Even though tree-based data structures give you an iteration order that is predictable and useful, the structure itself is still not fully memoryless. For example in a red-black tree if you insert an element smaller than all preexisting elements and then immediately delete the minimum, the tree could be different.
You are right that non-deterministic is not strictly correct for non-salted hash functions. That makes it even more annoying, since it is deterministic enough that you might accidentally rely on the order. It is close enough to nondeterministic since iteration order can change when the hash function changes, but also when some minor internal parameter of the hashtable changes.
> Even though tree-based data structures give you an iteration order that is predictable and useful, the structure itself is still not fully memoryless. For example in a red-black tree if you insert an element smaller than all preexisting elements and then immediately delete the minimum, the tree could be different.
Yes, I am aware and a very big fan of data structures that are actually fully memoryless, such as all kinds of binary tries, radix trees, or just wrapped sorted arrays. The latter are totally underrated, since they have very compact in memory representation (just the elements, single piece of heap) and have very competitive lookup performance.
They of course totally suck when you want to do random single element updates, but then just use something else...
I am going to release an entire collections library based on sorted arrays for rust over Christmas...
PS: It isn't difficult to devise hash tables with path-independent iteration order. You can simply order the keys by their hash code values. See e.g., my implementation of bidirectional linear probing: https://github.com/senderista/hashtable-benchmarks/blob/mast....
My stuff is even simpler. It is just a flat array in memory and should just not be used when you want random single element inserts or deletions. But I find that rather uncommon anyway in many use cases. I made sure that building a new collection from an iterator is fast.
What I do use is a minimum comparison sort that makes very common cases very fast in terms of number of comparisons, and some unsafe stuff to allow in place updates to prevent allocations.
Not quite ready for prime time yet, but you can see the basic ideas being used in this data structure:
You could do a deterministic hash table by using a cryptographic hash function like sha256 and then use a binary trie of the hashes. No need to deal with collisions as far as we know. The hash is expensive, but if you need the hash for something else anyway, this is pretty neat...
I wrote efficient set operations for scala.collection.immutable.HashSet once. Lots of bit-twiddling, which is not as fun on the JVM compared to rust...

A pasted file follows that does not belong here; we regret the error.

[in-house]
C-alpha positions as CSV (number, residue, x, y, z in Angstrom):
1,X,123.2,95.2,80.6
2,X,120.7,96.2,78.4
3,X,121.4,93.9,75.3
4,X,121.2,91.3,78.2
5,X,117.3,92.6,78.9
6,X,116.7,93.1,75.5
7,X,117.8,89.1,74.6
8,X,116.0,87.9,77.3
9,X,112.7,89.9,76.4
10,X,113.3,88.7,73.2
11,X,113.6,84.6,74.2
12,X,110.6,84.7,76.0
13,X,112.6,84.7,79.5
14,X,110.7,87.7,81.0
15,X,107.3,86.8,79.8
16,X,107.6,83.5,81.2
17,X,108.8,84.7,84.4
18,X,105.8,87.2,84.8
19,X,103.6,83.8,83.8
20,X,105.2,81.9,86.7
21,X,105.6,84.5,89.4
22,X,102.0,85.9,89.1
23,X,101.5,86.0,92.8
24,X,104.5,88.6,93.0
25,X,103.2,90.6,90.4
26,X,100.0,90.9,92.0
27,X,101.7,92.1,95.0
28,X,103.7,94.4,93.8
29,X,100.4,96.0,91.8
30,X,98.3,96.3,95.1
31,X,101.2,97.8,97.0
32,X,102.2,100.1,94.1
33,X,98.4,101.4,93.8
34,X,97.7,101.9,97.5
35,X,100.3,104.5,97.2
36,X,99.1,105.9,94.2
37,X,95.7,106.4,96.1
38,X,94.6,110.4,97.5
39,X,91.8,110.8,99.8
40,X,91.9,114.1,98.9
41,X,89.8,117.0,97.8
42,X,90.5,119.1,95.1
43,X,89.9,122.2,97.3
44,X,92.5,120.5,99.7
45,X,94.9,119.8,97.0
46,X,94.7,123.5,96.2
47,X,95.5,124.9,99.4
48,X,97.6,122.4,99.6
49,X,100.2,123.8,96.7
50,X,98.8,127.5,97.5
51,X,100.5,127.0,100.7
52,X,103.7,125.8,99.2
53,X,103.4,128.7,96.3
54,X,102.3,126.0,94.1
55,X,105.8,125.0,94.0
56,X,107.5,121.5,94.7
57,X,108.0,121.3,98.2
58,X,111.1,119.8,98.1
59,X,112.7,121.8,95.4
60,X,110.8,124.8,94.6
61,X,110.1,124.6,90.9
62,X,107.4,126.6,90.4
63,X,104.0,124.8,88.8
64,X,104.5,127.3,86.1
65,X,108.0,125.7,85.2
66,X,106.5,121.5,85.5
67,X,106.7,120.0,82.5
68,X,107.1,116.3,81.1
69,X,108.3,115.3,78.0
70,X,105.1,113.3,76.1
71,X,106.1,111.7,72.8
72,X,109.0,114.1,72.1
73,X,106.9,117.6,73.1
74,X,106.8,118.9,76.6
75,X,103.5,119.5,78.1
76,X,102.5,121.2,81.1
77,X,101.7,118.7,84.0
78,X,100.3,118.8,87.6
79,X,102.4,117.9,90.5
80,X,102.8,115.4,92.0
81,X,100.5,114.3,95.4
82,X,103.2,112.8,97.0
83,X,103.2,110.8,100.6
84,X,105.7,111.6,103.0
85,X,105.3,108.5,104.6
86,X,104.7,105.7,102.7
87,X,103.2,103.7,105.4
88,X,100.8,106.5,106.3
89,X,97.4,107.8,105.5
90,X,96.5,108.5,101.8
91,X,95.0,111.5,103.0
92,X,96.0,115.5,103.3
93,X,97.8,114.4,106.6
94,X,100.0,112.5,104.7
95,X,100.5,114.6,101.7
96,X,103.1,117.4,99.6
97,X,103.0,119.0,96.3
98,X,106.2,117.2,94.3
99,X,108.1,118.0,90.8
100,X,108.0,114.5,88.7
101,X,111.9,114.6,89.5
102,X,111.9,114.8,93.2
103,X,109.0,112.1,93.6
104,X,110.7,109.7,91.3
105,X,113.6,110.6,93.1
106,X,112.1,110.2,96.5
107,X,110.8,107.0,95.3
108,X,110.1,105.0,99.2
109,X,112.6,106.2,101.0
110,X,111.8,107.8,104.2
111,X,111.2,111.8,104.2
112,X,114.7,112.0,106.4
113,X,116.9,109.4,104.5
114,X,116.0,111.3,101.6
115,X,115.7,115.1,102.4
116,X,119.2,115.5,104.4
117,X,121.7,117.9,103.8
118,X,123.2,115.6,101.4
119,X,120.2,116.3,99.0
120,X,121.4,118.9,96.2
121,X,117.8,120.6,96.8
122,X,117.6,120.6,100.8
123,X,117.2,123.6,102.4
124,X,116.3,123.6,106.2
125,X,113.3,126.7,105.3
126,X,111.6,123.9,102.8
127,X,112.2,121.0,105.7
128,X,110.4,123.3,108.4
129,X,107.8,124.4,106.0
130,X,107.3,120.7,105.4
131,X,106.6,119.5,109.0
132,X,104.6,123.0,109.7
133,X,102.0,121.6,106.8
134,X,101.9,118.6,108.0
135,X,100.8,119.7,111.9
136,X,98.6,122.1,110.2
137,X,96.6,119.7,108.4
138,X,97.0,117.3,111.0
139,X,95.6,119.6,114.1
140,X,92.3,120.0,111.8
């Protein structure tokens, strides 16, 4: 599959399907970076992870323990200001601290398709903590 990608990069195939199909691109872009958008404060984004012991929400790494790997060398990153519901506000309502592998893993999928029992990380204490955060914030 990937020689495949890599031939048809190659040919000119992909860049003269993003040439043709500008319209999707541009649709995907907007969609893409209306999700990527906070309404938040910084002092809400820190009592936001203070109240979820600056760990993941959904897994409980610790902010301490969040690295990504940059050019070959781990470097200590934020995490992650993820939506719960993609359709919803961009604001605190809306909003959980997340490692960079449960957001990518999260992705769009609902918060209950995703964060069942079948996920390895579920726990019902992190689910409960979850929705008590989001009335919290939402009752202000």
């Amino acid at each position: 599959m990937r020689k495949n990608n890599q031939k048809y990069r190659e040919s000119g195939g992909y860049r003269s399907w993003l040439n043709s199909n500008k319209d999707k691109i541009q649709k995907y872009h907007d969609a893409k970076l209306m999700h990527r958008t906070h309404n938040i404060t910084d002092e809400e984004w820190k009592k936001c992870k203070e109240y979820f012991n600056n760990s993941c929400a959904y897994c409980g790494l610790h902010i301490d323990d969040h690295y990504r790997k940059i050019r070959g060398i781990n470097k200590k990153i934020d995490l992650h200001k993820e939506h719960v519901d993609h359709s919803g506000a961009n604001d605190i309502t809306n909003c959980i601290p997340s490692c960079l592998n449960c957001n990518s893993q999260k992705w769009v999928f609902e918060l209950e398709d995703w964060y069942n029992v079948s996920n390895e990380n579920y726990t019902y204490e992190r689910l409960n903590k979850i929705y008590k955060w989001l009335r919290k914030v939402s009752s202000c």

Some hash tables that are designed to minimize the potential for DDOS attacks and improve the amortization of work use gradual rehashing (Go's hash table does this), but this is also not ideal for databases because the associated disk accesses are so expensive, and it requires significantly more disk space.
Many real world implementations just don't rehash unless you ask, which makes them pretty inefficient for most use cases.
Hash tables to me aren't a go-to -- they're an optimization I reach for only when I have a real performance reason where I have to use them, and my data is highly predictable so I have confidence how to set them up. But honestly, that just doesn't happen that often. I swear, I think I've used Bloom filters more often than hash tables in my life.
The real question, is why C++ designers chose to prioritize sorted maps (RBTrees) over unsorted maps (Hash Maps).
I don't think it's a matter of speed though. I think it's because RBTrees are safer to use. Things can go really wrong with a hashmap if you have a poor hashing function (worst case search is O(n) vs. O(log(n)) for a RBTree)
Honestly, sorted vectors can often be a good replacement, depending on the workload, if you must have ordered data (this is what boost flat_map uses). All 3 (map, unordered_map, sorted vector) can have their uses, depending on what you are doing with the data.
If you need a better performing hash map, there's always Abseil as well.
 : https://www.reddit.com/r/programming/comments/5pwgtn/hash_ma...
 : https://stackoverflow.com/questions/42588264/why-is-stdunord...
 : https://www.youtube.com/watch?v=ncHmEUmJZf4
Not sure how that general principle really applies or if it's just a quirck my brain came up with, though. If you look at distributed hash tables for instance, they are hash tables on a bus network in some sense, but they are used for search/filter tasks over multiple nodes.